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091: Cross-Train for the Faculty Track with the Academic Pathways Postdoctoral Fellowship

Think about your training as a grad student and postdoc – you spend countless hours at the bench, running experiments and reading papers to finish your personal research project.

Now think about your PI or faculty advisor.

Does she spend time at the bench?  Or are you more likely to find her in her office, writing grants, attending departmental meetings, and managing people, projects, and money?

If you’re noticing a mismatch between academic training and the actual work of a faculty member, you’re not alone.  The skills and traits that make us successful students may not translate into making us successful professors and PIs.

That’s where a unique postdoctoral fellowship steps in to bridge the gap: it’s the Academic Pathways program at Vanderbilt University in Nashville, Tennessee. Their goal is to prepare postdocs for entry-level faculty jobs, with a special focus on increasing diversity at the highest levels of academia.

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011: The 8.5 Fixes That Will Save Biomedical Science (R)

Josh and Daniel are on the road this week, so we decided to bring you some goodies from the archive.  An 8-ish step plan to save science!  

Biomedical science is broken.  Funding is unpredictable, training programs drag on indefinitely, and some of our best scientists are drawn to careers outside of the university or drowned in paperwork if they stay.  Can anything be done to support research staff and boost lab productivity?

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088: 15 Transferable Skills PhDs Can Use In Any Career

But I have no skills! At least no skills employers would be interested in!

Melanie Sinche
Melanie Sinche, Director of Education, The Jackson Laboratory for Genomic Medicine

As a career counselor, Melanie Sinche heard grad students and postdocs voice this concern nearly every day.  She looked at these talented scholars and saw the ability to think critically, analyze data, and solve problems. To her eye, these were transferable skills very much in demand outside the research lab.  Why couldn’t the students see it?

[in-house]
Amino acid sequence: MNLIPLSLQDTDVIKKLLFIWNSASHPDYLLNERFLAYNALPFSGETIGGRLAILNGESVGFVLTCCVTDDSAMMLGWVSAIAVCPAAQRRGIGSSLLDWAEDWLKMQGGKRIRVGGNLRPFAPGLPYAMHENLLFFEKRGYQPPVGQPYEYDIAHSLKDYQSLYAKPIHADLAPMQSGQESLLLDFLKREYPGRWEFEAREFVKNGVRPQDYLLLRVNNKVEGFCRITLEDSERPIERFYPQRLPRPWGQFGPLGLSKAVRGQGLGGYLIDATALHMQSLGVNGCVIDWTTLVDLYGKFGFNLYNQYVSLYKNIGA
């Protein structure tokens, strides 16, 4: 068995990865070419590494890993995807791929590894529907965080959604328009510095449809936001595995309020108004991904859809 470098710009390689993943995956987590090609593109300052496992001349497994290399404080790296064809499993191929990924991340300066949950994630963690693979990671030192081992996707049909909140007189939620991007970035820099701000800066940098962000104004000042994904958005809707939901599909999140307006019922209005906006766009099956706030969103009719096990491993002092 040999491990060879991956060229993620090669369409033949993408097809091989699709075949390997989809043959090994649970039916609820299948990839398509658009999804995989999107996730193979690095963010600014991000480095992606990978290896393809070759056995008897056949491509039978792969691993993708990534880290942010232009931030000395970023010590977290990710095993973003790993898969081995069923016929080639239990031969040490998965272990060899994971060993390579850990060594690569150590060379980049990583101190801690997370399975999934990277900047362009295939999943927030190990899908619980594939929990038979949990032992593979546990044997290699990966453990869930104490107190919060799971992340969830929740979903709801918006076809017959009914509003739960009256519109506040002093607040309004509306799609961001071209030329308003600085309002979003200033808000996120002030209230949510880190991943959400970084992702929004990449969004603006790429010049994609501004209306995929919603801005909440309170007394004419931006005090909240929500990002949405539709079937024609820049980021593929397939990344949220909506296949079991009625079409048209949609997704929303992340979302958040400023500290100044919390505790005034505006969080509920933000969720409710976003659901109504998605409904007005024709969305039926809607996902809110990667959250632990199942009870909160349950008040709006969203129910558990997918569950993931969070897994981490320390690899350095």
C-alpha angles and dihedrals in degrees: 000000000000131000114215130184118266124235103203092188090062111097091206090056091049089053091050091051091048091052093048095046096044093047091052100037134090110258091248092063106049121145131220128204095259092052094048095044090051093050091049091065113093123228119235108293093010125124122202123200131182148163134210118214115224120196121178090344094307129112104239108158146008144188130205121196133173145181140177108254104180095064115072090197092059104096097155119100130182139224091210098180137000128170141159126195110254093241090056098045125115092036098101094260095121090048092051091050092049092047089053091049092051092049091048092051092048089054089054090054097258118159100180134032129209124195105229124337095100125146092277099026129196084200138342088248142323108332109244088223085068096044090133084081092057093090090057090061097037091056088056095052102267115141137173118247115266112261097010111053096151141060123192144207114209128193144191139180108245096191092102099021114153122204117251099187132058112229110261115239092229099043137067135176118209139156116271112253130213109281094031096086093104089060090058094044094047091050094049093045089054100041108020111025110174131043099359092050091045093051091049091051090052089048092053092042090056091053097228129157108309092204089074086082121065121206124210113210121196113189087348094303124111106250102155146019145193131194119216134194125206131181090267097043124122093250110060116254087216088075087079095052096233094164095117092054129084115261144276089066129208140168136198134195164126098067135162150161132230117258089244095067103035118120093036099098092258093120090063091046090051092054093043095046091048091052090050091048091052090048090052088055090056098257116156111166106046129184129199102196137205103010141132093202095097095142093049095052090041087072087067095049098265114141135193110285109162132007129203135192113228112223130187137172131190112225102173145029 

“I felt frustrated by that comment, and motivated to conduct a research study around skill development. I would argue that scientific training, by its very nature, lends itself to the development of LOTS of skills.”

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080: Postdoc Straight Talk – Where Are They Now?

Uncertainty is a defining feature of postdoctoral training:

  • Q: Is a postdoc a student or an employee? (A: Neither. Both?)
  • Q: Should you continue in your PhD research field, or try something new?  (A: Yes)
  • Q: How are you supposed to find a job while you’re ALSO doing research and writing papers? (A: Pray that the Career-Fairy leaves one under your lab notebook while you’re at seminar.)
  • Q: How long should a postdoctoral fellowship take? (A: Now you’re just being mean!)

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negative postdoc criticism

073: Stop Telling Me My Project is Going to Fail!

Is your lab is filled with compassionate, positive individuals who offer nurturing support and gentle guidance to help you achieve your full potential as a scientist?

We didn’t think so.

While you may encounter a handful of Positive Pollyannas throughout your career, you’re also likely to run into a few Negative Nancys. Rather than encouraging you to keep trying when an experiment fails, they’ll take every opportunity to throw shade on your emerging research project.

Everyone’s A Critic

This week, we heard from Amygdala (not her real name…), who was getting nothing but discouragement from one of the postdocs in her lab.  She writes:

There is a postdoc in my lab who is tangentially involved in the project that I’m working on. This postdoc has extremely negative views regarding the project. This negative view spans from the amount of time it takes to train animals on this task to the variable results that we get with each animal, etc. While I agree about some points that this postdoc is making and that there is always room from improvement, it’s hard for me to not get down about this project. I’m the one directly training the animals and obtaining the results. Given that training animals takes 6 days a week and at least four hours each day, I’m trying to remain positive and not think that I’ve wasted all of this time. My PI and the postdoc whose project this is remain positive and encouraging. However, the tangentially-involved postdoc is someone who I interact more frequently with.

This is a very long-winded way of asking: How does one remain positive regarding their own project while still showing respect to other people’s views regarding the project? And is it appropriate for people to comment negatively on other people’s projects?

We address her concerns and offer some (hopefully) helpful advice for dealing with negativity from your lab mates.

Cloudy Waters

For Science in the News, Josh celebrates Healthy and Safe Swimming Week with a story about Cryptosporidium in pool water.  It’s a serious water-borne illness that you can prevent by not drinking where you swim.

Or you can get YOUR test strips today!

We also try an unfiltered sour beer from Sierra Nevada.  It’s the Otra Vez Gose-Style Ale brewed with cactus and grapefruit.  

Since the trendy flavors have shifted from intensely bitter IPAs to intensely sour Goses, we predict the next big hit will be beers that taste like cigarette butts and cat urine!

And soon after that, the hipsters will complain about those flavors being ‘mainstream.’ Sigh…